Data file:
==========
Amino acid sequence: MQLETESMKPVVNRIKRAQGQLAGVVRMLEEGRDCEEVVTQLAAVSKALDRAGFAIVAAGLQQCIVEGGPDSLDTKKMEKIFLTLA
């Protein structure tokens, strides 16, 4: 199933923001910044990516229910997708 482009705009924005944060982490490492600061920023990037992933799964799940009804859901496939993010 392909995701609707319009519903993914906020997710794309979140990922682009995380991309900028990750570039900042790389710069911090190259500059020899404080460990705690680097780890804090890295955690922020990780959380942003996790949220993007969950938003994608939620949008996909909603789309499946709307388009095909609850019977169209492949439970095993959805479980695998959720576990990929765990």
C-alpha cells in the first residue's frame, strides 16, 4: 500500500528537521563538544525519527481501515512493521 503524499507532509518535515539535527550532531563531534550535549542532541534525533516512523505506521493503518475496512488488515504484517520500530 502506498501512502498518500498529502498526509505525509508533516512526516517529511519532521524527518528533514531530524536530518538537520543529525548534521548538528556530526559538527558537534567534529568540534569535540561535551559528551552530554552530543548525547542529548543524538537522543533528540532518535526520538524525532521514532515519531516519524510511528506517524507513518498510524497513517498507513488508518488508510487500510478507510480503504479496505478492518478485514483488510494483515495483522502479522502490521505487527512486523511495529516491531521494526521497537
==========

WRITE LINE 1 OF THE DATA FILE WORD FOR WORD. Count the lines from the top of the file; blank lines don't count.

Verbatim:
Amino acid sequence: MQLETESMKPVVNRIKRAQGQLAGVVRMLEEGRDCEEVVTQLAAVSKALDRAGFAIVAAGLQQCIVEGGPDSLDTKKMEKIFLTLA